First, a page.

Debra Brooks, BA, MD, Attending Physician at GoHealth Urgent Care, added that if your tampon feels like it’s stuck inside you, try to relax your muscles. “[A tampon] cannot get through the cervix or pass into the rest of the body; it will always be somewhere in the vaginal canal, and can be removed when you relax,” she told HelloGiggles.

Myth #4: You have to change your tampon every time you pee.

It can be weird to go to the bathroom with your tampon in, but it’s not dangerous, and you certainly don’t have to change your tampon every time you pee. “The vagina, the bladder, and the GI tract are all separate systems that do not interconnect,” Dr. Gersh told HelloGiggles. “Because the vagina is not connected to the bladder, the urethra or the GI tract, a tampon does not block exodus of urine or bowel movements.”


In fact, if you have a small bladder and pee often, changing your tampon every time could end up being uncomfortable because there will continually be a somewhat-dry tampon going in and out. Although it saves time to do everything at once on a bathroom break, consider your tampon-changing to be a separate event!

#5. You can’t wear tampons overnight.

It can seem scary to leave your tampon in overnight, especially if you’re afraid of the aforementioned toxic shock syndrome. But Dr. Kelly M. Kasper MD of the Indiana University Health Department of Obstetrics and Gynecology, assures us that the danger surrounding leaving tampons in overnight is a myth –but it used to be based in fact in the medical community.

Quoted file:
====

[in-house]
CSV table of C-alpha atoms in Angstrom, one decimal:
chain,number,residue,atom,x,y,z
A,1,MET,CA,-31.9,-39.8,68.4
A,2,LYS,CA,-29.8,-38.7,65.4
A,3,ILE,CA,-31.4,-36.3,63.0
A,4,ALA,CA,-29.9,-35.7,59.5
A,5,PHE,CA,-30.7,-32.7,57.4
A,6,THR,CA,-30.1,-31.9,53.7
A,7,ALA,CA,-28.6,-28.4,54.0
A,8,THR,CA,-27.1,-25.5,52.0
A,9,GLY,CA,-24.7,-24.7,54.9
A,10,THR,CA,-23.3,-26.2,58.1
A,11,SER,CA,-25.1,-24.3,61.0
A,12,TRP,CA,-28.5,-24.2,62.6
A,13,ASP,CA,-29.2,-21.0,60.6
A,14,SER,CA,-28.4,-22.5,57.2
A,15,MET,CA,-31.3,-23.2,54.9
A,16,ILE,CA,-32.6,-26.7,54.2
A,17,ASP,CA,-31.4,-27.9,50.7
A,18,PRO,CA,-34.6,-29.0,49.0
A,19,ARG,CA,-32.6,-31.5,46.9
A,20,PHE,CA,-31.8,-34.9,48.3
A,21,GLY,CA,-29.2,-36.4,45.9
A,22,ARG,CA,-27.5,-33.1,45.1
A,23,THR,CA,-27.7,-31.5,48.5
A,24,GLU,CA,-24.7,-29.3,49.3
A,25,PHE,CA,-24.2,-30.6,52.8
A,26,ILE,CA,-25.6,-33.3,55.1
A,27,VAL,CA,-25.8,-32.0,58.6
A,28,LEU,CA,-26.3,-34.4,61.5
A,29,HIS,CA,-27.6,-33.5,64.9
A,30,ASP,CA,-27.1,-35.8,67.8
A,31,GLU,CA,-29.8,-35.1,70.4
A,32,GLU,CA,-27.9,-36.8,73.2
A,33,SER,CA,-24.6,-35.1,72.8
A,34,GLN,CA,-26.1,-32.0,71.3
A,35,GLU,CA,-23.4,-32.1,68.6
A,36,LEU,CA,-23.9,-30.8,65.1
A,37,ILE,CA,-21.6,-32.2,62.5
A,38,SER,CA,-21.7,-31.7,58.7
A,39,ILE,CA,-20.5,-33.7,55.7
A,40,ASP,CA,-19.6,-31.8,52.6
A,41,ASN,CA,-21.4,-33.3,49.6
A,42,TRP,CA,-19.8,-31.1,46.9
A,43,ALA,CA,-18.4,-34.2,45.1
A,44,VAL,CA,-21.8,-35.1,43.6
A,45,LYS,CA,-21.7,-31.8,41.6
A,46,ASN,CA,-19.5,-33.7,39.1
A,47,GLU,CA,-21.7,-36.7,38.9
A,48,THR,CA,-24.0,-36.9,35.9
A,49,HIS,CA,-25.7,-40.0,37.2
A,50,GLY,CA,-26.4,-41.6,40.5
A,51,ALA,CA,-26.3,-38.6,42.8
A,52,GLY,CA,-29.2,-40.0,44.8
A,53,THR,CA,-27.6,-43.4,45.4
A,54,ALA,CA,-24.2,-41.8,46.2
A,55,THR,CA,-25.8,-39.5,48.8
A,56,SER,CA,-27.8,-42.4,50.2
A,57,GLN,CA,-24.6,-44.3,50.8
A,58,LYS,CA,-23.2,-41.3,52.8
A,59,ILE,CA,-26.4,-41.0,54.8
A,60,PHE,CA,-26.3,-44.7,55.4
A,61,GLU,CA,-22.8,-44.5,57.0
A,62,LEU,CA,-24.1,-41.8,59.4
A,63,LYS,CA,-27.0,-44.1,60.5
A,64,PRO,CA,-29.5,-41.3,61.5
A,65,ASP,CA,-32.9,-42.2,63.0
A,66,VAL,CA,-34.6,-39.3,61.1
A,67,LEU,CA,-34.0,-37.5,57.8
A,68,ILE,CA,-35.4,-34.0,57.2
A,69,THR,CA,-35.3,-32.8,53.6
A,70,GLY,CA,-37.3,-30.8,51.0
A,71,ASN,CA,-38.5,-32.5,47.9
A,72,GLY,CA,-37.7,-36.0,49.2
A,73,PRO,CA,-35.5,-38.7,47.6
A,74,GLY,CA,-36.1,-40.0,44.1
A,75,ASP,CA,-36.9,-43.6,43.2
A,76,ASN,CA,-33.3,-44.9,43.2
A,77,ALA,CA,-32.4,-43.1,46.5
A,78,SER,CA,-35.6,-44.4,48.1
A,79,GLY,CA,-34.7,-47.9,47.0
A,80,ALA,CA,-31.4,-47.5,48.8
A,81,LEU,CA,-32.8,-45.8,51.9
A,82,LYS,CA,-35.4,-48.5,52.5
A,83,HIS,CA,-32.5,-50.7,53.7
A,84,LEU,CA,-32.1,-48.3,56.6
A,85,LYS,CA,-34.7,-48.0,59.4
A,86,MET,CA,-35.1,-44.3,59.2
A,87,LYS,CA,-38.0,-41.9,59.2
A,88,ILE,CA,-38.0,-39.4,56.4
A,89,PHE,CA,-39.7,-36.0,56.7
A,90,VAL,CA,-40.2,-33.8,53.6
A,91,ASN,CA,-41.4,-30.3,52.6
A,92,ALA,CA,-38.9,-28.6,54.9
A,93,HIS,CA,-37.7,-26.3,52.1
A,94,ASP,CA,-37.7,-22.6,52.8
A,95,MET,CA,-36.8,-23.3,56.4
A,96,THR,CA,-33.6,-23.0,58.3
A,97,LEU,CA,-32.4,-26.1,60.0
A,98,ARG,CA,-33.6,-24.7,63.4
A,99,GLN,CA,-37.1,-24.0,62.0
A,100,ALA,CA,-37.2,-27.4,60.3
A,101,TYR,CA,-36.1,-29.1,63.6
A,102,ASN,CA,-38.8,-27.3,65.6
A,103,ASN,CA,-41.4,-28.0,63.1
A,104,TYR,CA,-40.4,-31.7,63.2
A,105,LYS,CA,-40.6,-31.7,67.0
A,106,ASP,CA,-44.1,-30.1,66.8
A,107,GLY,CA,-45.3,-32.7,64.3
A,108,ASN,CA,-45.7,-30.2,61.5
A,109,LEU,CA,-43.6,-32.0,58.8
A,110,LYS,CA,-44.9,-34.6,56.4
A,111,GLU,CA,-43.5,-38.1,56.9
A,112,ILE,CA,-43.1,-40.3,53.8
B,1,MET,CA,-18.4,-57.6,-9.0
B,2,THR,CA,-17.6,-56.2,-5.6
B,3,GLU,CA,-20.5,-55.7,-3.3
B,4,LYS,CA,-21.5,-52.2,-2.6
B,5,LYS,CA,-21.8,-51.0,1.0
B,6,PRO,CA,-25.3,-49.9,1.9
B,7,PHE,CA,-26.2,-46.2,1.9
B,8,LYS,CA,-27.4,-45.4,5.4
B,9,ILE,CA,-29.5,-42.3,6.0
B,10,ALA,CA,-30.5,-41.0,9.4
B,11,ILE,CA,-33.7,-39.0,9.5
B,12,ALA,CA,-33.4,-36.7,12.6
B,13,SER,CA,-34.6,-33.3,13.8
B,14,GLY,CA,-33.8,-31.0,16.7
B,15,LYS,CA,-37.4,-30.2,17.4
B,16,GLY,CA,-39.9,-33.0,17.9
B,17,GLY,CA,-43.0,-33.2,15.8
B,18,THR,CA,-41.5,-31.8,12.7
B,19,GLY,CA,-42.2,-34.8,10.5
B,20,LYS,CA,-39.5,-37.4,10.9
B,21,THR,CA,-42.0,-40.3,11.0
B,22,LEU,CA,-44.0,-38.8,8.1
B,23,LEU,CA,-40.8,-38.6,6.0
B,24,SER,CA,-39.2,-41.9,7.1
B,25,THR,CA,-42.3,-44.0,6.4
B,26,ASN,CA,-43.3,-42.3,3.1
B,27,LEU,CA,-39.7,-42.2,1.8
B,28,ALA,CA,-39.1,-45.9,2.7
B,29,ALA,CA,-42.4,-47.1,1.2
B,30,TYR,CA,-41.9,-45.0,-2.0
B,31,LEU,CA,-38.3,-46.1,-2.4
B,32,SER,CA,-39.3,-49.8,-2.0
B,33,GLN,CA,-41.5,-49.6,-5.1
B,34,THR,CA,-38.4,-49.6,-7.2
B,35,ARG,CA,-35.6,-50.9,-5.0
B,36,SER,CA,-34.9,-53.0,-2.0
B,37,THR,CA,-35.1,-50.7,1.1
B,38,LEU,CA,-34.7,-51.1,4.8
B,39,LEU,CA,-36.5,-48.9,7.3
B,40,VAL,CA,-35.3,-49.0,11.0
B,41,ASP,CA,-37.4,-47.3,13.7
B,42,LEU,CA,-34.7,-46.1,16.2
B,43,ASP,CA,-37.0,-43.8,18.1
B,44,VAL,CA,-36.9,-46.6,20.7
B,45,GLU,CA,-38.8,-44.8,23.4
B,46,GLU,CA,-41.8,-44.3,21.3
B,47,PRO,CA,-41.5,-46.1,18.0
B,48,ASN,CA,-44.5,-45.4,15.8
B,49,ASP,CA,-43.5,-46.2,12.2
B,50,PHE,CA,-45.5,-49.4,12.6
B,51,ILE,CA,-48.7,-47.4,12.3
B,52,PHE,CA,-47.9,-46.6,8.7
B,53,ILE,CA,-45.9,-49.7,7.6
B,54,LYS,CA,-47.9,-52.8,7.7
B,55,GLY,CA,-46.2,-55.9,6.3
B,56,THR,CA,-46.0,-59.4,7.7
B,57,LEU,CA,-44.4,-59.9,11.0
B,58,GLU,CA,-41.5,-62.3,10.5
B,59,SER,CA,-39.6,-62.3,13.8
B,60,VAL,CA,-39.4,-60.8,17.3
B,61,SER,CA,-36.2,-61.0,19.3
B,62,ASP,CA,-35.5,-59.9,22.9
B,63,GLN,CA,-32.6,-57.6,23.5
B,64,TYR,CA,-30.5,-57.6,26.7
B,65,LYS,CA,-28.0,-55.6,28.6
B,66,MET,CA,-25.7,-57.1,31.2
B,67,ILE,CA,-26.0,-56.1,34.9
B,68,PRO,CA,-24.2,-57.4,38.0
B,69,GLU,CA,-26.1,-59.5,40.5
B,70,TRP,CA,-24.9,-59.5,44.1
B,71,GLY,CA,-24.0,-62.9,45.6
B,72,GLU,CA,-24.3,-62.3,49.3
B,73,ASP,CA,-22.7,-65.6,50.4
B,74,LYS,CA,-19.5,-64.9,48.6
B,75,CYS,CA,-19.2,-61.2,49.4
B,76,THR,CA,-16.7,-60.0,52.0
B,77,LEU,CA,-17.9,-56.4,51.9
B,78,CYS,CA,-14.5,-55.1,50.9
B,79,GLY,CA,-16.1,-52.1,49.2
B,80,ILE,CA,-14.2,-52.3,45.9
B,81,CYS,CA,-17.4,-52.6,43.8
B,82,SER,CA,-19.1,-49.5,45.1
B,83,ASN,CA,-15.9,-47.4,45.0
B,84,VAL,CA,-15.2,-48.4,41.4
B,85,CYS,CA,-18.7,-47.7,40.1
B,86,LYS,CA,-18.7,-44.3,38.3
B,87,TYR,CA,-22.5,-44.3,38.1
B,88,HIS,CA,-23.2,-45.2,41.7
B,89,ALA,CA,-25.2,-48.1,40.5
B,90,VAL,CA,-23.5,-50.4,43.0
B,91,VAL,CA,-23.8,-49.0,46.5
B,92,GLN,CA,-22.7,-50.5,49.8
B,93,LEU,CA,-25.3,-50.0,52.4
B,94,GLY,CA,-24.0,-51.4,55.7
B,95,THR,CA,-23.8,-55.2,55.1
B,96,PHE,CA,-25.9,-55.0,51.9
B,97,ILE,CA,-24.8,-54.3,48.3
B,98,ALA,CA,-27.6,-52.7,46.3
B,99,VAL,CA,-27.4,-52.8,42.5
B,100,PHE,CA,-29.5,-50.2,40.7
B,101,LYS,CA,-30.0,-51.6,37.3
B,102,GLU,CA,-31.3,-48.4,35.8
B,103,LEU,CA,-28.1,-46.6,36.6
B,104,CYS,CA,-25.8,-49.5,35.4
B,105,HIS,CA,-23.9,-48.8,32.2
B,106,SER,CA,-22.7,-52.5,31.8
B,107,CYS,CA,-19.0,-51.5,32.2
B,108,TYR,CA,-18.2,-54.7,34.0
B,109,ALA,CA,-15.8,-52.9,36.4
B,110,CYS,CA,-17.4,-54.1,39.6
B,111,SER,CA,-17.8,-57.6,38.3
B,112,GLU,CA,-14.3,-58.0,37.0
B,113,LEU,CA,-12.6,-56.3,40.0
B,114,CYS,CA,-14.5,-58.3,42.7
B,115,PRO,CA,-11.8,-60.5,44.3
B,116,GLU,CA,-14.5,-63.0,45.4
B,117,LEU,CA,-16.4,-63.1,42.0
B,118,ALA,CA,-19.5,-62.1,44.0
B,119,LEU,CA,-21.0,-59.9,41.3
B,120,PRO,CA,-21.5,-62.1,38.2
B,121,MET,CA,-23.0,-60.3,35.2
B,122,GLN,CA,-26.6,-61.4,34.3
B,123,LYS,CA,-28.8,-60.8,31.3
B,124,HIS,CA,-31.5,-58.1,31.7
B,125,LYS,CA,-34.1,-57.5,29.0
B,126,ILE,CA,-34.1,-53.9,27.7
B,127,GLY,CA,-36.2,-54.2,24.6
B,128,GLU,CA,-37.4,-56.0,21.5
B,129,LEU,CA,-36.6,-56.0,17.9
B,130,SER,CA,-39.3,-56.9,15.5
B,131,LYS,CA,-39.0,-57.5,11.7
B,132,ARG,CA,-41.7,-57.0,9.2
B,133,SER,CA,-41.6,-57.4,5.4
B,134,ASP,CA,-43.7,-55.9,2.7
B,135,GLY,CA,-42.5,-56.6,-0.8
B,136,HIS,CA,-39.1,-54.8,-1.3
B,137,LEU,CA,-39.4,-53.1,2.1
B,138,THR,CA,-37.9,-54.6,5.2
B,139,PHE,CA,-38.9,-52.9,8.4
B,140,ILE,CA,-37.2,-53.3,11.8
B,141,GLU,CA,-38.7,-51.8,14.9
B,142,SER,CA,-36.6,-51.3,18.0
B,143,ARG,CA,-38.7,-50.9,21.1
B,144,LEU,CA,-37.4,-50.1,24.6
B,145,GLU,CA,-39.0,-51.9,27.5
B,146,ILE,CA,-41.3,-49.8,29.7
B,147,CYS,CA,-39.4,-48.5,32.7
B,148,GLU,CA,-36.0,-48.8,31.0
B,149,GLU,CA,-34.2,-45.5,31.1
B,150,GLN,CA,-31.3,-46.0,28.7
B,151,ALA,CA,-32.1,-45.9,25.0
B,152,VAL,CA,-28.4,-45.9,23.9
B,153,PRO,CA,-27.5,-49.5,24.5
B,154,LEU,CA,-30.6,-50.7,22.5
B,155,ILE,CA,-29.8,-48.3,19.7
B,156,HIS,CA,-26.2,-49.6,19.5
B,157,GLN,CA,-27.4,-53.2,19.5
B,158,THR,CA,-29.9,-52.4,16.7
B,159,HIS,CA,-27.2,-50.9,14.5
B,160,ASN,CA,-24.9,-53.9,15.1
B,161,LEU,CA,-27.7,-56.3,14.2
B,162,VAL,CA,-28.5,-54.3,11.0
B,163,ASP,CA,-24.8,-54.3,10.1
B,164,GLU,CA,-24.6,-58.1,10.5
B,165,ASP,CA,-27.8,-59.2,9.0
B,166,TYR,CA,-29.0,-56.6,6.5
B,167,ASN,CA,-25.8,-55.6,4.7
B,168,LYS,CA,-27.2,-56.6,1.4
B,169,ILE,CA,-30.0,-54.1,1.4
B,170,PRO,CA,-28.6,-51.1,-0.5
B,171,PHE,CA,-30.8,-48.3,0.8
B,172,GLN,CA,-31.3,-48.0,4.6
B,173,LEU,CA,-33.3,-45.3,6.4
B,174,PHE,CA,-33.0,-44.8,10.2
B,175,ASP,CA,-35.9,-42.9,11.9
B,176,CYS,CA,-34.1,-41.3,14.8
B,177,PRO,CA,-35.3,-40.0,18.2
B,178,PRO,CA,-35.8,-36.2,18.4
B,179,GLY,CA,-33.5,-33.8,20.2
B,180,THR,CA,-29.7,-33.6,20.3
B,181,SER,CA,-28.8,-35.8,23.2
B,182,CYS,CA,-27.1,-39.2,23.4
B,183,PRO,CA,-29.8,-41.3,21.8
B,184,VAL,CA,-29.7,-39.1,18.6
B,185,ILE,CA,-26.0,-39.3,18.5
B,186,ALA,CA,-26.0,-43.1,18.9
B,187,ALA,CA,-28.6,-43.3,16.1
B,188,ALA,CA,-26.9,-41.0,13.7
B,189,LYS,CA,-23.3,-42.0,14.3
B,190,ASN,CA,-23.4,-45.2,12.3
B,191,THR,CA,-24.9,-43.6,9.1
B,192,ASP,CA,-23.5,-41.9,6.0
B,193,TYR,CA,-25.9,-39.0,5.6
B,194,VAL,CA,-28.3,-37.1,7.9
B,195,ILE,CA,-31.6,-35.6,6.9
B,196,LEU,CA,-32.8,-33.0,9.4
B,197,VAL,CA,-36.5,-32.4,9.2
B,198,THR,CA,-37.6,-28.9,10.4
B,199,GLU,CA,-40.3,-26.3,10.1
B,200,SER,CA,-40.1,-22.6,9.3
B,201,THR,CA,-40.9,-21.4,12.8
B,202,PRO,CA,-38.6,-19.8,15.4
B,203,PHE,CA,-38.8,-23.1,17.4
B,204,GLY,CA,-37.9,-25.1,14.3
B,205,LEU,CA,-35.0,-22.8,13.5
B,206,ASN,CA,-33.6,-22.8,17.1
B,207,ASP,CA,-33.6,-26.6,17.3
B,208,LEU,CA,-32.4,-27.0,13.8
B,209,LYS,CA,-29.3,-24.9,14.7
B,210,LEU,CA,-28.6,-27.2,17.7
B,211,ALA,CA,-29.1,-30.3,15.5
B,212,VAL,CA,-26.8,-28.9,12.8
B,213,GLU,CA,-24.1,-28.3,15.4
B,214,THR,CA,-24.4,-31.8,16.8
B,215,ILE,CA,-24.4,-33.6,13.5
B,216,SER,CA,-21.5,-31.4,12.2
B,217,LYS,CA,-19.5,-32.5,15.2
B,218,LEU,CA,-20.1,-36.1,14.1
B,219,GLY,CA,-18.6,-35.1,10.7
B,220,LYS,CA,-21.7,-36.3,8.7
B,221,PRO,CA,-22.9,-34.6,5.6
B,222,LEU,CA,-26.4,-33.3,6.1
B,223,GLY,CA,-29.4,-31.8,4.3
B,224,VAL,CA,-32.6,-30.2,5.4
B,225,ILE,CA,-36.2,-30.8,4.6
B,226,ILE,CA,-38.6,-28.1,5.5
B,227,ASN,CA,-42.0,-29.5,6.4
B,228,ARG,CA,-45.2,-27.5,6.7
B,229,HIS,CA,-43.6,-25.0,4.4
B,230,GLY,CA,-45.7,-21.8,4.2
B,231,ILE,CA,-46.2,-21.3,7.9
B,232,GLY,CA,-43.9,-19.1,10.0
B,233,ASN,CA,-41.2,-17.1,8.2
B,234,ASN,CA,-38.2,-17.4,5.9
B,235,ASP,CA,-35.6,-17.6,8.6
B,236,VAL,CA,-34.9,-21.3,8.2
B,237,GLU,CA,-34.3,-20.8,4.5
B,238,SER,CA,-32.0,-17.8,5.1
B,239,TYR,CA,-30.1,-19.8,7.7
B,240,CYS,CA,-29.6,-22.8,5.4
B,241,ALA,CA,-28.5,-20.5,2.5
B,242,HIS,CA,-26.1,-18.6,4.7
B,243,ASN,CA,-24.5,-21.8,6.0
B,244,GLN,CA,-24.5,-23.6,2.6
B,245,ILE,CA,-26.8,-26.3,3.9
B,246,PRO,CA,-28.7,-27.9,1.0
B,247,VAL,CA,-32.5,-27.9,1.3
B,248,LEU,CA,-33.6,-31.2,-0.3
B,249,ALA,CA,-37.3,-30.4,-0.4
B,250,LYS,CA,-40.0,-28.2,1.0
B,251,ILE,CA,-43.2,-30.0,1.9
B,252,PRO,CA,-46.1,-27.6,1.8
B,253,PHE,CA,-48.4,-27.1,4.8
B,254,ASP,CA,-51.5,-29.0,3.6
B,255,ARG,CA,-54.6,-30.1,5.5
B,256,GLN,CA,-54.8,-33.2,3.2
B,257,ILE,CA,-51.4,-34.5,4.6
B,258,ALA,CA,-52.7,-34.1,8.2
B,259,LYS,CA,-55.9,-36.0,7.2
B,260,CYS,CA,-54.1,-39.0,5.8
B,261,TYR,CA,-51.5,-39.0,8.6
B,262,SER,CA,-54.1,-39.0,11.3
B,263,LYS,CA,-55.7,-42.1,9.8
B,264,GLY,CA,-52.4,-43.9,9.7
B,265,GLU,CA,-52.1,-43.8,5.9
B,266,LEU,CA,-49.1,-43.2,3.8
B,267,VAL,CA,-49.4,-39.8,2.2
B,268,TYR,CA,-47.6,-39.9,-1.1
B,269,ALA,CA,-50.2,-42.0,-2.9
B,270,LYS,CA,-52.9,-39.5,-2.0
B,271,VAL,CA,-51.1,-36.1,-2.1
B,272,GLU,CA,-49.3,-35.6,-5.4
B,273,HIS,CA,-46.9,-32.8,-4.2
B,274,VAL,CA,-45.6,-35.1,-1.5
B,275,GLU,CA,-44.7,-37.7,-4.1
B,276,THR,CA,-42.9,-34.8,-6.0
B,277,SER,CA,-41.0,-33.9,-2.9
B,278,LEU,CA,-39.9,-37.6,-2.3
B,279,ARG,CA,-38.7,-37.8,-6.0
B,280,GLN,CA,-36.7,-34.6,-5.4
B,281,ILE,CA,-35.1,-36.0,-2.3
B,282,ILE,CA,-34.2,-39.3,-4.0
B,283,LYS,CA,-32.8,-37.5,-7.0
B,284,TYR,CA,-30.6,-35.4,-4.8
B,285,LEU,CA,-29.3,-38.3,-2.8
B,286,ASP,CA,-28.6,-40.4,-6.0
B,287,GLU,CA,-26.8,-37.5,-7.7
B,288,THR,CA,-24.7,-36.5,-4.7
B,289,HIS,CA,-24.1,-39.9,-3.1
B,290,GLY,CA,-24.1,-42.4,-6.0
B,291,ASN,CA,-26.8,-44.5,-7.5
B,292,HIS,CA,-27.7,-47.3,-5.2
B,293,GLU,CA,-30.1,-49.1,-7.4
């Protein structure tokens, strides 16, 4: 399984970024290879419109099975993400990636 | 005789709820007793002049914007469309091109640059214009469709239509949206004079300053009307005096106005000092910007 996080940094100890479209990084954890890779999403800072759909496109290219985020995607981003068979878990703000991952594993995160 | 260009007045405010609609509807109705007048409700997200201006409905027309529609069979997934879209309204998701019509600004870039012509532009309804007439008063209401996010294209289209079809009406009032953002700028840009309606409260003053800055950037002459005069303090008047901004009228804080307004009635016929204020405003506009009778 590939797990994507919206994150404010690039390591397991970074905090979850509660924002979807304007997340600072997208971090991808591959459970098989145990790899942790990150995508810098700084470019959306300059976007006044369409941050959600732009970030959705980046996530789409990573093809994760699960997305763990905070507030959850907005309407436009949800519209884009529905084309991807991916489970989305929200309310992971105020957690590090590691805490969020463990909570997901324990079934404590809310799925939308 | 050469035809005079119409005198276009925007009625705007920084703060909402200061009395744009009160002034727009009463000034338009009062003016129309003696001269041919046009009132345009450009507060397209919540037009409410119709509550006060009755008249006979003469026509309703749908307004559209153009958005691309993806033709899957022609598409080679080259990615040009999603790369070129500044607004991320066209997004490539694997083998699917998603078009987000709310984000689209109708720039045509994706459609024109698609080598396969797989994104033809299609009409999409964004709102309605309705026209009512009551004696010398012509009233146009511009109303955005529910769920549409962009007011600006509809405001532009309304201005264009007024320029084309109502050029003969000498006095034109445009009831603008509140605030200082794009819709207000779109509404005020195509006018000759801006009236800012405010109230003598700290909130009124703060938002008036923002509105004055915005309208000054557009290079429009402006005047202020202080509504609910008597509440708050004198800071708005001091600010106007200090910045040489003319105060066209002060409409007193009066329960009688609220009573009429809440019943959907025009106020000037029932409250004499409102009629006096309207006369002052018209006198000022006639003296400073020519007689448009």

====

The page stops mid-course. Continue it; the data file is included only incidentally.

“In the past, when tampons were first introduced, we didn’t understand what sort of dangers could be involved in their usage,” Dr. Kasper told us. “And the materials originally used for tampons weren’t the best, so as a result, there were certain dangers associated with tampons.”

However, now, doctors have a “very clear understanding” of TSS risks and tampon materials have changed over the years, Dr. Kasper continued. “So, if you’re looking to wear one overnight, you can!” she said. “I say that with the caveat that if you’re someone who’s looking to sleep for up to 12 hours, wearing a tampon overnight may not be for you. But for many young women, wearing a tampon overnight, for up to eight hours, is completely safe.”

#6. You can’t use tampons for your first period.

Tampons can take a bit of practice and they may seem overwhelming if you’ve never put anything inside your vagina before  But there’s no reason that you can’t use tampons beginning with your first period. It’s all about personal preference!


“As long as you have proper instructions from the insert in the tampon box, articles you’ve read, education by a parent, friend, family member or doctor, there’s no reason why a young woman can’t use tampons for her first period,” Dr. Kasper told HelloGiggles.

#7. If you use tampons instead of a menstrual cup and/or reusable pad, you’re a bad person.

This is one of the newer myths about tampons as a result of the recent wave of reusable period products, like  period panties, reusable pads, and menstrual cups. Yes, these eco-friendly products are great! However, they can also lead to women shaming other women for using tampons — and you should *never* feel like you’re a bad person for using what’s comfortable for your body.

“Every person’s body and preferences are different, so it’s a good thing that we have so many options for managing our periods — including tampons, pads and menstrual cups,” Cushman said. That said, trying out new options is always good, because who knows? You could end up falling in love with a new period method!


But what you decide is up to you. Its your body — and its your period.

Filed Under